Note -- The story of this page was written by Marinus (Mac) Traas and he has given me permission to use it on my website. Mr. Traas was part of the 1e bat. 1 Reg. Stoottroepen and came over on the same ship as my daddy and I feel that while it is Mr. Traas that is telling me the story it is my daddy's story as well and belongs on this site like all the stories from the other wonderful veterans who have helped me. Thank you Mr. Traas.
Every time this name is mentioned, a derisive laugh sounds through the battalion. This is the name of the rust bucket that transported us in 1945 from Liverpool to Malacca, now Malaysia.
This was the troopship, run by the British, also known as the hunger ship, and in some circles as floating Dachau. The "Attention please! Attention please!" sounded incessantly through the hulk, telling us of some regulations or another.
Three thousand independent-minded young Dutchmen, from 1 and 3 R.S., 13 and 11 R.I. will wander over many oceans for forty days before they are finally allowed to find a piece of land where they may step on terra firma.
We are now a part of the South East Asia Command, the British responsibility in the Far East, and as such, subject to British authority. No government has yet been able to adjust to the unexpected sudden capitulation of Japan. Exhausted Britain is really not able to take on that responsibility with any kind of a cohesive plan, and we are orphans planted in a foster family.
The troops react to the British type of discipline for the lower ranks, not in unwillingness, but in silent derision with which they had treated the krauts such a short time ago.
The Brits also will finally declare defeat and confess at the last day they had us aboard to being glad to be rid of us.
The unending nitpicking that the Brits called discipline was very wearisome.
We slept in hammocks that we had to hang up every night in the dining room over the top of the dining room tables. They were great to sleep in, since they would sway with the motion of the ship, but they had to be taken down every morning and stowed in the Royal Navy prescribed manner in the morning. Beware that everything be stowed in the precise manner.
The extremely poor food situation came to a head one day when we were fed fish that literally stank. I am not fond of seafood anyway, and luckily did not partake of this feast. This feast resulted in food poisoning for thousands of men. The result of this brought out the shortage of washroom facilities. The sanitation on board became terrible as sick men tried to rid themselves of the poison in inadequate facilities. Healthy men were given fire hoses and brooms and buckets to clean as much as possible.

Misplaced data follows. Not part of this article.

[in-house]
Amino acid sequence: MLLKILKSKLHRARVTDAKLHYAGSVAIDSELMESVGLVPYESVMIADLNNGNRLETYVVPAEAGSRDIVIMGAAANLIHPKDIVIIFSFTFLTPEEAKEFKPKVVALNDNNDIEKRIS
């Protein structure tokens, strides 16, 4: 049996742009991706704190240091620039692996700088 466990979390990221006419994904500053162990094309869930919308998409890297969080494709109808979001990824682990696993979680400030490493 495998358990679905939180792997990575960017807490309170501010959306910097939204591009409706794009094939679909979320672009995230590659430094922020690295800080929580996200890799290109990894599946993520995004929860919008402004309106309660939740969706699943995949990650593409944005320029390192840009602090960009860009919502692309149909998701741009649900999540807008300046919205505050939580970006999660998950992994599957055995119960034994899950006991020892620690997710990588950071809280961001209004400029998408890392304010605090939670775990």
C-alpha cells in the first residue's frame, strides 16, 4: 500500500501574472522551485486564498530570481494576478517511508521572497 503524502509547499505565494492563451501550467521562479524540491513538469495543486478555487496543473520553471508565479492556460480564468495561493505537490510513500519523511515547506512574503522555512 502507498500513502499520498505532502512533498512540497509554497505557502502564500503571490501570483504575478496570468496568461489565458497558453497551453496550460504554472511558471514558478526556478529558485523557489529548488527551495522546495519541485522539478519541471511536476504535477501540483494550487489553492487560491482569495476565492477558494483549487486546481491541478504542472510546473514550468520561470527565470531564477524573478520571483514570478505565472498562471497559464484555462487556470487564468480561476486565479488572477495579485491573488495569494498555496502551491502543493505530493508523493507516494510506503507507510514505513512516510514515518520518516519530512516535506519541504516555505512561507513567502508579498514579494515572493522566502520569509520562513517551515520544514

The positive result of this fiasco was that from then on our own officers controlled the food situation.
Another intolerable situation was the censuring of our mail. I still have letters that have been cut to ribbons to delete something that the recipient was not suppose to know. This stopped as soon as we became independent Dutch troops again.
Port Said became a major milestone in our trip. The heavy battle dress was exchanged for tropical uniforms and shorts. Theory and diverse training was now done on deck to the accommodating long swells of tropical seas. We used the kapok lifejackets that we had to have with us at all times for soft pillows, to be used for a seat anyplace on deck. We even got some ginger ale in the afternoon. Hurray for the Brits, we are starting to live the life of Reilly.
Everything is new and exciting. Sailing through the Suez Canal, we see camel caravans plodding along the side of the Canal. Another strange sight we see as we pass, a group of workmen along the Canal suddenly, as on command, they all lift their caftans and start waving their dicks at us. The next day we are informed that this is the highest form of insult that can be bestowed on a hated opponent. They had surmised that we were British. Come to think of it, maybe I cannot blame them.
We come to Aden, where the little peddler boats do business by hoisting baskets on a rope to exchange the money and merchandise. The insurance for honest dealing is some of our boys standing by with a fire hose. The Arab merchants are very conscious of the fact that we can swamp their little boats in minutes.
On to Trincomalee, where apparently nobody knows where we are to go, but after three days we are again on our way, direction Batavia, now Jakarta, past Singapore.
November 8, 1945 we are at the meridian. Then back to Swettenham, waiting. Again southward to Port Dickson.
We are loaded in Landing Craft Tanks and dropped on Charley Beach on the East Coast of Malacca, south of Port Dickson. An army banned to a lost land?
Charley Beach is a beautiful beach with abandoned rich men's homes fronting the bay.
As we look back after jumping out of the L.C.T. onto Charley Beach, we see the Alcantara weighing anchor and heading back.
It makes the saying "Parting is such sweet sorrow" a mockery.
© Marinus (Mac) Traas